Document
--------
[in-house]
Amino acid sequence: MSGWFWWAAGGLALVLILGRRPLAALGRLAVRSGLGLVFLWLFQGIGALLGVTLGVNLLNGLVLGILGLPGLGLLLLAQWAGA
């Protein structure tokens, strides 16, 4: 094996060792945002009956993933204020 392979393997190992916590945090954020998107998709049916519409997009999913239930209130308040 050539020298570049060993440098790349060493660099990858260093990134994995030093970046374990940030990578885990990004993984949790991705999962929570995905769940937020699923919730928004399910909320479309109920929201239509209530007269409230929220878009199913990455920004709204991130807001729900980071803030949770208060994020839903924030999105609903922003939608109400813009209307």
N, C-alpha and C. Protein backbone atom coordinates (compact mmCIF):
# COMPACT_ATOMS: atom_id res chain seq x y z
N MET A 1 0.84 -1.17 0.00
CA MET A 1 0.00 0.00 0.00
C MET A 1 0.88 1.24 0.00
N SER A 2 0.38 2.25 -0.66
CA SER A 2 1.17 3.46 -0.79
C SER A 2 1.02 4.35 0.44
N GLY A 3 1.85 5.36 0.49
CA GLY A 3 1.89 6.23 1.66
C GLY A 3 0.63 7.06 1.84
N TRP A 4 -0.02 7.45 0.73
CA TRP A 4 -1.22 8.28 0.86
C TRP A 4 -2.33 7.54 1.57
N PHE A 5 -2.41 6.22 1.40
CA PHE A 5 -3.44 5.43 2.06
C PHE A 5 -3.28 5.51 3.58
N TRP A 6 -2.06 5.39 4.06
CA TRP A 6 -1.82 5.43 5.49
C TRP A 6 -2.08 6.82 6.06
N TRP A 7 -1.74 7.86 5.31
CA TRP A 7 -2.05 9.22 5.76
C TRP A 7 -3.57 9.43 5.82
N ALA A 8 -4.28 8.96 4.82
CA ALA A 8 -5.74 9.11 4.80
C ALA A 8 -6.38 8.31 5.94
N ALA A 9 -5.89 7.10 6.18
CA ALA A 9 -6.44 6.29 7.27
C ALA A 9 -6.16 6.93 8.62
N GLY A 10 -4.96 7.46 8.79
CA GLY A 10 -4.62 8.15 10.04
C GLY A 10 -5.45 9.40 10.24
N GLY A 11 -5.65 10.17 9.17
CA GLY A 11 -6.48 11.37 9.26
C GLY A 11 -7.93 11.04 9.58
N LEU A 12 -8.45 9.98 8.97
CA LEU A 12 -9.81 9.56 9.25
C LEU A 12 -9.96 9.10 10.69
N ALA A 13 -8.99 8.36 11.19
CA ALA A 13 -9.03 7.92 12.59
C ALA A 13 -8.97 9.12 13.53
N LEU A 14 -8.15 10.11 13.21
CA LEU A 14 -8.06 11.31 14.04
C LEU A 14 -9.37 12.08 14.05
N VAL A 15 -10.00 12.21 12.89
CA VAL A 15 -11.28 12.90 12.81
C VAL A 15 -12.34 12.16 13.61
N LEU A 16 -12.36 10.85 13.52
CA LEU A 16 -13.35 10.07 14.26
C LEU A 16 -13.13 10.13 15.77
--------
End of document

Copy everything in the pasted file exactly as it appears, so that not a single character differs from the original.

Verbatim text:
[in-house]
Amino acid sequence: MSGWFWWAAGGLALVLILGRRPLAALGRLAVRSGLGLVFLWLFQGIGALLGVTLGVNLLNGLVLGILGLPGLGLLLLAQWAGA
């Protein structure tokens, strides 16, 4: 094996060792945002009956993933204020 392979393997190992916590945090954020998107998709049916519409997009999913239930209130308040 050539020298570049060993440098790349060493660099990858260093990134994995030093970046374990940030990578885990990004993984949790991705999962929570995905769940937020699923919730928004399910909320479309109920929201239509209530007269409230929220878009199913990455920004709204991130807001729900980071803030949770208060994020839903924030999105609903922003939608109400813009209307």
N, C-alpha and C. Protein backbone atom coordinates (compact mmCIF):
# COMPACT_ATOMS: atom_id res chain seq x y z
N MET A 1 0.84 -1.17 0.00
CA MET A 1 0.00 0.00 0.00
C MET A 1 0.88 1.24 0.00
N SER A 2 0.38 2.25 -0.66
CA SER A 2 1.17 3.46 -0.79
C SER A 2 1.02 4.35 0.44
N GLY A 3 1.85 5.36 0.49
CA GLY A 3 1.89 6.23 1.66
C GLY A 3 0.63 7.06 1.84
N TRP A 4 -0.02 7.45 0.73
CA TRP A 4 -1.22 8.28 0.86
C TRP A 4 -2.33 7.54 1.57
N PHE A 5 -2.41 6.22 1.40
CA PHE A 5 -3.44 5.43 2.06
C PHE A 5 -3.28 5.51 3.58
N TRP A 6 -2.06 5.39 4.06
CA TRP A 6 -1.82 5.43 5.49
C TRP A 6 -2.08 6.82 6.06
N TRP A 7 -1.74 7.86 5.31
CA TRP A 7 -2.05 9.22 5.76
C TRP A 7 -3.57 9.43 5.82
N ALA A 8 -4.28 8.96 4.82
CA ALA A 8 -5.74 9.11 4.80
C ALA A 8 -6.38 8.31 5.94
N ALA A 9 -5.89 7.10 6.18
CA ALA A 9 -6.44 6.29 7.27
C ALA A 9 -6.16 6.93 8.62
N GLY A 10 -4.96 7.46 8.79
CA GLY A 10 -4.62 8.15 10.04
C GLY A 10 -5.45 9.40 10.24
N GLY A 11 -5.65 10.17 9.17
CA GLY A 11 -6.48 11.37 9.26
C GLY A 11 -7.93 11.04 9.58
N LEU A 12 -8.45 9.98 8.97
CA LEU A 12 -9.81 9.56 9.25
C LEU A 12 -9.96 9.10 10.69
N ALA A 13 -8.99 8.36 11.19
CA ALA A 13 -9.03 7.92 12.59
C ALA A 13 -8.97 9.12 13.53
N LEU A 14 -8.15 10.11 13.21
CA LEU A 14 -8.06 11.31 14.04
C LEU A 14 -9.37 12.08 14.05
N VAL A 15 -10.00 12.21 12.89
CA VAL A 15 -11.28 12.90 12.81
C VAL A 15 -12.34 12.16 13.61
N LEU A 16 -12.36 10.85 13.52
CA LEU A 16 -13.35 10.07 14.26
C LEU A 16 -13.13 10.13 15.77